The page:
In November 2002 an inquest heard evidence to suggest that fatigue from over work may well have been a contributory factor, Sqn Ldr Andrews having to work 12 hour shifts. As a result of the crash, ground proximity warnings and voice recordings were to be fitted to Hawks, though the inquest – which took place 3 years after the crash – heard that still hadn’t happened.

MOD Accident summary pdf
www.mod.uk/NR/rdonlyres/3F043A88-6876-47F7-ACED-A02EAFCDE…

A low flying Hawk of 100 Squadron on Cazflypast’s photostream.
100 Squadron Hawk

14 comments on “BAE Hawk XX193
  1. mick cooke says:

    blinking heck ian that is low, sad story they did well to miss the village thou

  2. pasujoba says:

    Excellent work Ian , some terrific research and the presentation is top drawer. Certainly made a mess of that van , the driver was very lucky to survive .

  3. Tech Owl says:

    These events happen so quickly I always wonder if there are any real witnesses. Great detail as usual and some good detective work.

  4. andyholmfirth says:

    I remember this one.All the sadder really being so recent.

  5. cgullz says:

    wow. incredible story and interesting reading. very sad for the families of the crew, even sadder if it was pure fatigue and the fact that they had no GPWS!! i’m not a military pilot but man these guys fly at some amazing speeds at so low to the ground i’m surprised to find they didn’t have any warning reference system!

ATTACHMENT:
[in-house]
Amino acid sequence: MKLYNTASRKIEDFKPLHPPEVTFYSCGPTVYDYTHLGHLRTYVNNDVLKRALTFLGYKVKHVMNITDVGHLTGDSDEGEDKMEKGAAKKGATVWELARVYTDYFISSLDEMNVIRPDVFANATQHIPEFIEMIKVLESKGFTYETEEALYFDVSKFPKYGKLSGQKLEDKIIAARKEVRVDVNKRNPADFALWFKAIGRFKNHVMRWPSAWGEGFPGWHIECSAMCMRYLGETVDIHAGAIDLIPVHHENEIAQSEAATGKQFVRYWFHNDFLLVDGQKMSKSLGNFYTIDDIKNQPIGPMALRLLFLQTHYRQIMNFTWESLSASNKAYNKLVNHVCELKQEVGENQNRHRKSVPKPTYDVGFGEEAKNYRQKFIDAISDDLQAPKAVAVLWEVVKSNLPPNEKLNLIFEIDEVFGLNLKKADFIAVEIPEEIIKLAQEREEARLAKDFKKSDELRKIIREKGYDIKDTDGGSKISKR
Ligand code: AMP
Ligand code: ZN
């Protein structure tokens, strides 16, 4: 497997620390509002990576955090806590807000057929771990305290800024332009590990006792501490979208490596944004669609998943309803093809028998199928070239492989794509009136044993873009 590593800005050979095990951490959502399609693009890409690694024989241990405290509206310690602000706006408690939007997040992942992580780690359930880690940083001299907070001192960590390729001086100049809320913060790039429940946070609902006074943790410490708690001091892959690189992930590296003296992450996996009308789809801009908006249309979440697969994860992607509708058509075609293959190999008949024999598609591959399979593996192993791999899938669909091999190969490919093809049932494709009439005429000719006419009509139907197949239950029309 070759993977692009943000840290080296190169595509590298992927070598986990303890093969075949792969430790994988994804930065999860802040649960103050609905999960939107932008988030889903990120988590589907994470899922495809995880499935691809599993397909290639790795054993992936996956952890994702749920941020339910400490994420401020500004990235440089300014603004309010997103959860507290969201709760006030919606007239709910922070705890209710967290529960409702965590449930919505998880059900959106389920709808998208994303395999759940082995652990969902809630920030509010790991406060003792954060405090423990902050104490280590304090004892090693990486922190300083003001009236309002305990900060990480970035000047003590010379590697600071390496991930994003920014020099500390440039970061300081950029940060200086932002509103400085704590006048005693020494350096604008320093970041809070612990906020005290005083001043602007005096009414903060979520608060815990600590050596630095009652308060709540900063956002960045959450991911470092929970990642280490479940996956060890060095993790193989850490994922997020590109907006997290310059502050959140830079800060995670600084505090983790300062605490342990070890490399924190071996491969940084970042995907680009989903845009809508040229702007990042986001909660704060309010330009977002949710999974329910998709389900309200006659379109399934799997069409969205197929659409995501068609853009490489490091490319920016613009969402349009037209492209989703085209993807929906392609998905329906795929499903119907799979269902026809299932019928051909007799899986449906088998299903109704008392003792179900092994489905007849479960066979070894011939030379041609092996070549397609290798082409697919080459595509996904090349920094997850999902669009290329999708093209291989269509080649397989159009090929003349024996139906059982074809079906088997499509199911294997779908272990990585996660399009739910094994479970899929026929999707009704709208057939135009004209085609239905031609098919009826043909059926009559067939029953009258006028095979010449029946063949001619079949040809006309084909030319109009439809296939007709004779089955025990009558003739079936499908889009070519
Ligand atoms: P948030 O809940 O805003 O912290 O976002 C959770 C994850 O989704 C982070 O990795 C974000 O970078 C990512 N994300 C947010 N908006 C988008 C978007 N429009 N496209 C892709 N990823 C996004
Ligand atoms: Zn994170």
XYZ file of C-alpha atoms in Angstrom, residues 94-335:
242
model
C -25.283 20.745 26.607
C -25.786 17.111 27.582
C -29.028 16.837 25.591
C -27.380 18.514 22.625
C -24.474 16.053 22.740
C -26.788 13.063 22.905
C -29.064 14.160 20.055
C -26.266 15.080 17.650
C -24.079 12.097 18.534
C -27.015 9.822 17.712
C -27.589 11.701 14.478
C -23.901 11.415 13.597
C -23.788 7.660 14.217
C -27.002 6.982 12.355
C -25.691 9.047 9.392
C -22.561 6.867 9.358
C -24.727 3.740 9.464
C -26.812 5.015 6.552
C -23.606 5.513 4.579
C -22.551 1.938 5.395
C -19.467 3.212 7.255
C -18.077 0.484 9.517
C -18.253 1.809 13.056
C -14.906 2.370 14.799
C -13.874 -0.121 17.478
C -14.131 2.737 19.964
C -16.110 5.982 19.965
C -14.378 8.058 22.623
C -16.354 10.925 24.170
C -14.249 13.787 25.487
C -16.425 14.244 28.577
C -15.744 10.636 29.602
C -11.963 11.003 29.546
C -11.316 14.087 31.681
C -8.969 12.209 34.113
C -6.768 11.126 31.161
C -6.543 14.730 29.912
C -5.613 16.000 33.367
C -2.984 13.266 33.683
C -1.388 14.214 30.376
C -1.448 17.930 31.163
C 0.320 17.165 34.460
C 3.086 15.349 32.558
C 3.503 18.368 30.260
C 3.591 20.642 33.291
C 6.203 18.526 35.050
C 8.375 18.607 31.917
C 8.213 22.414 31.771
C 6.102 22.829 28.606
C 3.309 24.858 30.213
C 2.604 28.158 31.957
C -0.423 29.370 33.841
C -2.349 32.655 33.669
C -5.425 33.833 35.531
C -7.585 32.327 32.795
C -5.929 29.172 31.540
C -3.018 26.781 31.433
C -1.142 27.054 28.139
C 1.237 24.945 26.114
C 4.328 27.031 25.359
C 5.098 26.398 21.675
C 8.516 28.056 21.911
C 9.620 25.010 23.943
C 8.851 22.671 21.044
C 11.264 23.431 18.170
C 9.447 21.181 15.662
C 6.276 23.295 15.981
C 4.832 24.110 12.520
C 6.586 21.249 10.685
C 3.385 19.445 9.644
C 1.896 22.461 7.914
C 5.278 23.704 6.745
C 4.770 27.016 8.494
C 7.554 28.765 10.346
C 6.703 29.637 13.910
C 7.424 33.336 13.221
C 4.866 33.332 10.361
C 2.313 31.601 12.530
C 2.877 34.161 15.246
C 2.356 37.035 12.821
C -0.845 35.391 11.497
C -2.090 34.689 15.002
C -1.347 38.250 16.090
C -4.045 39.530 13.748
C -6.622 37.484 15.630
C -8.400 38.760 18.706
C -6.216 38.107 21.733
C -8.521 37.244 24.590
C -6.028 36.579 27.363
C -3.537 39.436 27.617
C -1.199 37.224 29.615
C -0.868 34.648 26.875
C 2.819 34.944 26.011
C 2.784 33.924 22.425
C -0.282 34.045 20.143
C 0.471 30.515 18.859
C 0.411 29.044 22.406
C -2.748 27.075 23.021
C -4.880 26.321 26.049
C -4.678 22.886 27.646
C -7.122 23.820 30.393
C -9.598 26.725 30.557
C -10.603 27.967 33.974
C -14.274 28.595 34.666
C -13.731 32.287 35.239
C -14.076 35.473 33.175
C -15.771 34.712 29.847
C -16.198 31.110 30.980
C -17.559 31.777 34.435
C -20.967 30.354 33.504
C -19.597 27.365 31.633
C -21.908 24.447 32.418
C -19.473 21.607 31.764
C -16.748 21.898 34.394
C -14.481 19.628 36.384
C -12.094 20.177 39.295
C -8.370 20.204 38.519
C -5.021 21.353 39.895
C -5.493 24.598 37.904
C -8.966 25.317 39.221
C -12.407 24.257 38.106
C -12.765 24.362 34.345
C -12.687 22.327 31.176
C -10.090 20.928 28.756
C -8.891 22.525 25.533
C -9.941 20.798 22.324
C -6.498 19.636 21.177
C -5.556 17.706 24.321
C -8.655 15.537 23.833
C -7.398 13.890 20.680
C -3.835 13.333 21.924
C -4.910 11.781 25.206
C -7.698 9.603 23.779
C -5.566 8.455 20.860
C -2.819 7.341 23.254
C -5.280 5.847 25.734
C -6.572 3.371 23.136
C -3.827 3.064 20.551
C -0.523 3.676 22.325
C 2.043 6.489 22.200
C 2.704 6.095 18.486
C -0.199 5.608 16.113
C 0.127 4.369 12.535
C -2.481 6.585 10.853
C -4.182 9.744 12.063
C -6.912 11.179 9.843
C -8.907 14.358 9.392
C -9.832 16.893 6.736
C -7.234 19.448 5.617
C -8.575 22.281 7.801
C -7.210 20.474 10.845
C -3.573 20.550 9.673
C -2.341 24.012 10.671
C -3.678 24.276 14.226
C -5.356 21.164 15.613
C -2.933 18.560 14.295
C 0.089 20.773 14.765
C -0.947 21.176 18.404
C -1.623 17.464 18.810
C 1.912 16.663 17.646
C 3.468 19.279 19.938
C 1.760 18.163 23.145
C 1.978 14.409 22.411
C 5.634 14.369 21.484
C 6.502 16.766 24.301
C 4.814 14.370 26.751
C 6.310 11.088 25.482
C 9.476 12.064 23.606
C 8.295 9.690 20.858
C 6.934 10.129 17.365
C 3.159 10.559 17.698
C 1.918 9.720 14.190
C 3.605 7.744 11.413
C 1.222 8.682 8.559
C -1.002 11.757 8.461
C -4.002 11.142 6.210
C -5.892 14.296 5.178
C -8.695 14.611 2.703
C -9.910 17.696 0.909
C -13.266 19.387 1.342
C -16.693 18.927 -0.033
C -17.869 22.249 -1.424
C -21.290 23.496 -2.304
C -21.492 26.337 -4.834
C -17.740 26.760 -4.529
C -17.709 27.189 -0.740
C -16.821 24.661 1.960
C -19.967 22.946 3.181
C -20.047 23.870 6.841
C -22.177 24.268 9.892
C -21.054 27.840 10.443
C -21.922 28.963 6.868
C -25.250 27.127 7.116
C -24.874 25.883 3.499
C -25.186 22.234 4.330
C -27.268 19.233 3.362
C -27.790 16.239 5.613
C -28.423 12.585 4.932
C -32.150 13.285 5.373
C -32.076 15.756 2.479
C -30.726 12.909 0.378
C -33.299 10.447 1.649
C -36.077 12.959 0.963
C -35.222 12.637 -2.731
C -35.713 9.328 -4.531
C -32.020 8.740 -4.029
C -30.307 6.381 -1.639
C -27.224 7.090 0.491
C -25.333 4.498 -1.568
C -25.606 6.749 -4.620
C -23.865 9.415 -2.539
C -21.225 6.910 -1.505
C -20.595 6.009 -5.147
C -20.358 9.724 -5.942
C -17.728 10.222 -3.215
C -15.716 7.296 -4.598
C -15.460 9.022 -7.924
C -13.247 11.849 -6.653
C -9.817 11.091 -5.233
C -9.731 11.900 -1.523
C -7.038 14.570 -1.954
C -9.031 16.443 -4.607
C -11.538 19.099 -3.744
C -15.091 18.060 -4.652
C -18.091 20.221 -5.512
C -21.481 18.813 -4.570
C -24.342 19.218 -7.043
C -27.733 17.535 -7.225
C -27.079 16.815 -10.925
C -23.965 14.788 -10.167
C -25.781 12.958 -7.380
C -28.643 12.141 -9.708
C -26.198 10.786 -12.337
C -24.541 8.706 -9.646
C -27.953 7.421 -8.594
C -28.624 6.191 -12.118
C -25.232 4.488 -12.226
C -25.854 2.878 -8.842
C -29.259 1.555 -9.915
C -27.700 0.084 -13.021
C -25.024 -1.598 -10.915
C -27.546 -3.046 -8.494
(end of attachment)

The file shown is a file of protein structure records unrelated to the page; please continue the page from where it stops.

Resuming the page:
6. amyrey says:

    Tragic. Too young!

    Great research as always Ian.

  7. SolarScot. says:

    what a story! its funny we get jets flying over us most days and i think only once has one crashed in the area but you still cant help feeling ,what if? they complained about them flying over the local school for that reason

  8. Richard Tierney says:

    Super as per Ian…

    Every time I travel up the M6 around this area I look out for RAF low flying jets…. always remember the few that did not go home at the end of the day.. Lucky van driver and the village, could have been a disaster.. Surprised they operated so close to the village though.

  9. Ian D B says:

    As ever, many thanks everyone.

    [http://www.flickr.com/photos/29551624@N03]
    I was surprised to read that too, and indeed, that by 2002 BAe Hawks still weren’t fitted with ground proximity warnings. The pilot would have had an altimeter but they were intentionally flying low, so really the warning was what was needed. In spite of some witness reports saying the aircraft was obviously in trouble, the report and the inquest seems to conclude both crew were just doing their job, there was no problem until the last instant when the Hawk got a bit too close to the trees.

    [http://www.flickr.com/photos/11563376@N03]
    Yeah I can imagine the schools complaining. But I suppose the risk of crashing is the reason why they usually train over less densely populated areas.
    Still on for this week btw, though I don’t reckon I’ll be bivying up in them there hills. Shoulda known better than plan a bivi during Wimbledon week!